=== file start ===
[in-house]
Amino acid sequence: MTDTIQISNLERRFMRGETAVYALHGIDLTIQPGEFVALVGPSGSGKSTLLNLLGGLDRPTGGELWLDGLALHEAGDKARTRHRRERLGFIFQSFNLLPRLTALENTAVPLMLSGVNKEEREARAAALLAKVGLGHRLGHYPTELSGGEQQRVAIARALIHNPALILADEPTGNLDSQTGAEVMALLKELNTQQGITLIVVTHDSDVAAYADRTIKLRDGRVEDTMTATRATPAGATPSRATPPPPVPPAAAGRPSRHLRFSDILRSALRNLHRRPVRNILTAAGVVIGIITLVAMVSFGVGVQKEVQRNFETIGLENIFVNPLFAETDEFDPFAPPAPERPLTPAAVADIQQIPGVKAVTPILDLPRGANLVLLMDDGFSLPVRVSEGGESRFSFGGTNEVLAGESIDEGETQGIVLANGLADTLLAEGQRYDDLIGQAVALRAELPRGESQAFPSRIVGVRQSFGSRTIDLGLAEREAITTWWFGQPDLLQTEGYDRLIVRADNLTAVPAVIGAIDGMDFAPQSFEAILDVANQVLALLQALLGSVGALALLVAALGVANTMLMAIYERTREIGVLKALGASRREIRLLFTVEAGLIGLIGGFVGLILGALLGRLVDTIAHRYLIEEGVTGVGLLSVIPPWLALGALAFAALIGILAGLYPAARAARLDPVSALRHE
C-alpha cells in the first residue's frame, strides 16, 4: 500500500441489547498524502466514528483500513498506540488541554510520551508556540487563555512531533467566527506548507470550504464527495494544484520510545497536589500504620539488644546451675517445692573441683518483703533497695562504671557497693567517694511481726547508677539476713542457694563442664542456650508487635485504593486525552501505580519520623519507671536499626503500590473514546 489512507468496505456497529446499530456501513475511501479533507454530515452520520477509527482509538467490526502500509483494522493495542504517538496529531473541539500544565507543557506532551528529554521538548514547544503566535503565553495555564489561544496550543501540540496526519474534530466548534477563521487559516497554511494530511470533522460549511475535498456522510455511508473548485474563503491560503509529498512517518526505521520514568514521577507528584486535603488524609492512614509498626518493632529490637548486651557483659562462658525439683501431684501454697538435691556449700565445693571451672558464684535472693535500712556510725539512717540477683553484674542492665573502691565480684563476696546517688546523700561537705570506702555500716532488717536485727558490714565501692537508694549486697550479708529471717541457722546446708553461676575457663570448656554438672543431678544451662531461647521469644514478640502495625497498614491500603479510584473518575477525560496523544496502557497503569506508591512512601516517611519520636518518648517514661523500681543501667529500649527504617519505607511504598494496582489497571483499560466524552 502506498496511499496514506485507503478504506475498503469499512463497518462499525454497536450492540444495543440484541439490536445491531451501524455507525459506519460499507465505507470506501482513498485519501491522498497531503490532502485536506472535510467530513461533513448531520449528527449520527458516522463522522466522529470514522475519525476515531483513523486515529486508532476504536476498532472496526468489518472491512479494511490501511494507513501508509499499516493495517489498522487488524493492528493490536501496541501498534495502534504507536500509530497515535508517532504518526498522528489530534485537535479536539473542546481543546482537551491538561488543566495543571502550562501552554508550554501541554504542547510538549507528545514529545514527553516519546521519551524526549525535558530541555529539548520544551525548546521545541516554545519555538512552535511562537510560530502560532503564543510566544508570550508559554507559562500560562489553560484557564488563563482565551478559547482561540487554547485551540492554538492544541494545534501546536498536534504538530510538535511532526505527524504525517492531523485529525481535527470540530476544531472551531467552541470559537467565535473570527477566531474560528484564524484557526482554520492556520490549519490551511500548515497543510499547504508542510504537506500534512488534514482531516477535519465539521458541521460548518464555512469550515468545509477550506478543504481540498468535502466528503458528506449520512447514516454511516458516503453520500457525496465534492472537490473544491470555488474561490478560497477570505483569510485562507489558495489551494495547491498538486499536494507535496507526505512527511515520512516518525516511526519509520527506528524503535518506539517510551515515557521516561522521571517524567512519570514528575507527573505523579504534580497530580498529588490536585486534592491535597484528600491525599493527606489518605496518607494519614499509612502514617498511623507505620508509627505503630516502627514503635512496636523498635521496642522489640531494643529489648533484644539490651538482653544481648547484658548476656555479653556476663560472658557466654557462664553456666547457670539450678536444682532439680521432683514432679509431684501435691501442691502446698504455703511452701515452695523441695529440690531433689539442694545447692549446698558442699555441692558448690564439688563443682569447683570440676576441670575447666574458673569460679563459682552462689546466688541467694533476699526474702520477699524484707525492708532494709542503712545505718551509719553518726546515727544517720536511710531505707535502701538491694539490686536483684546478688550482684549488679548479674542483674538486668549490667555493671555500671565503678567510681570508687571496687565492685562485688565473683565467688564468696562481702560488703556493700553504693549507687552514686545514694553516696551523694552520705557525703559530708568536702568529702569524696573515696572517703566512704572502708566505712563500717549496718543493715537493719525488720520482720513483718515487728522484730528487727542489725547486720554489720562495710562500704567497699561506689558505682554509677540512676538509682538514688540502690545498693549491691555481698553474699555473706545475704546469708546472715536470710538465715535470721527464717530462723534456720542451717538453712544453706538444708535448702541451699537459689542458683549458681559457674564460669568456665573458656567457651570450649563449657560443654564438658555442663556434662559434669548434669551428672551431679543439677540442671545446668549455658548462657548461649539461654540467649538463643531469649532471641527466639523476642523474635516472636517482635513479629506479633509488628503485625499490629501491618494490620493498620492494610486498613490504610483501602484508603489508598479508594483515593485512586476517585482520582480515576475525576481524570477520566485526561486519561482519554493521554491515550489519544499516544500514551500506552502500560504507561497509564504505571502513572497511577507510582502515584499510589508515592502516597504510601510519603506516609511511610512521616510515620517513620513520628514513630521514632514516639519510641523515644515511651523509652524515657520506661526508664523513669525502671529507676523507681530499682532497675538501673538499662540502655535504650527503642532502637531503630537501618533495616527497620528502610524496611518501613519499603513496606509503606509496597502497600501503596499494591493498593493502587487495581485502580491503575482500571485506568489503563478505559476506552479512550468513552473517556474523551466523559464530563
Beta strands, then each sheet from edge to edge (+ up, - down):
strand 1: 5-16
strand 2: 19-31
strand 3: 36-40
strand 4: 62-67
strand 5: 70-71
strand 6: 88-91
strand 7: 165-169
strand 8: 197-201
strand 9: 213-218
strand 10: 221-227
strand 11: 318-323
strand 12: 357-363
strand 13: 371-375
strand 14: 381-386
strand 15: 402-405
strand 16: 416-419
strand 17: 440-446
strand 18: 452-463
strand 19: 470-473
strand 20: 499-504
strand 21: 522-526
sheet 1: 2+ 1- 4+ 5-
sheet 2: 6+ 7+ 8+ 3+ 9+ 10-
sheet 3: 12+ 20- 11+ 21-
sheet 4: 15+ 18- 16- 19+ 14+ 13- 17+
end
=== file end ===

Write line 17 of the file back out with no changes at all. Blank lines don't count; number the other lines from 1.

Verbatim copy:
strand 13: 371-375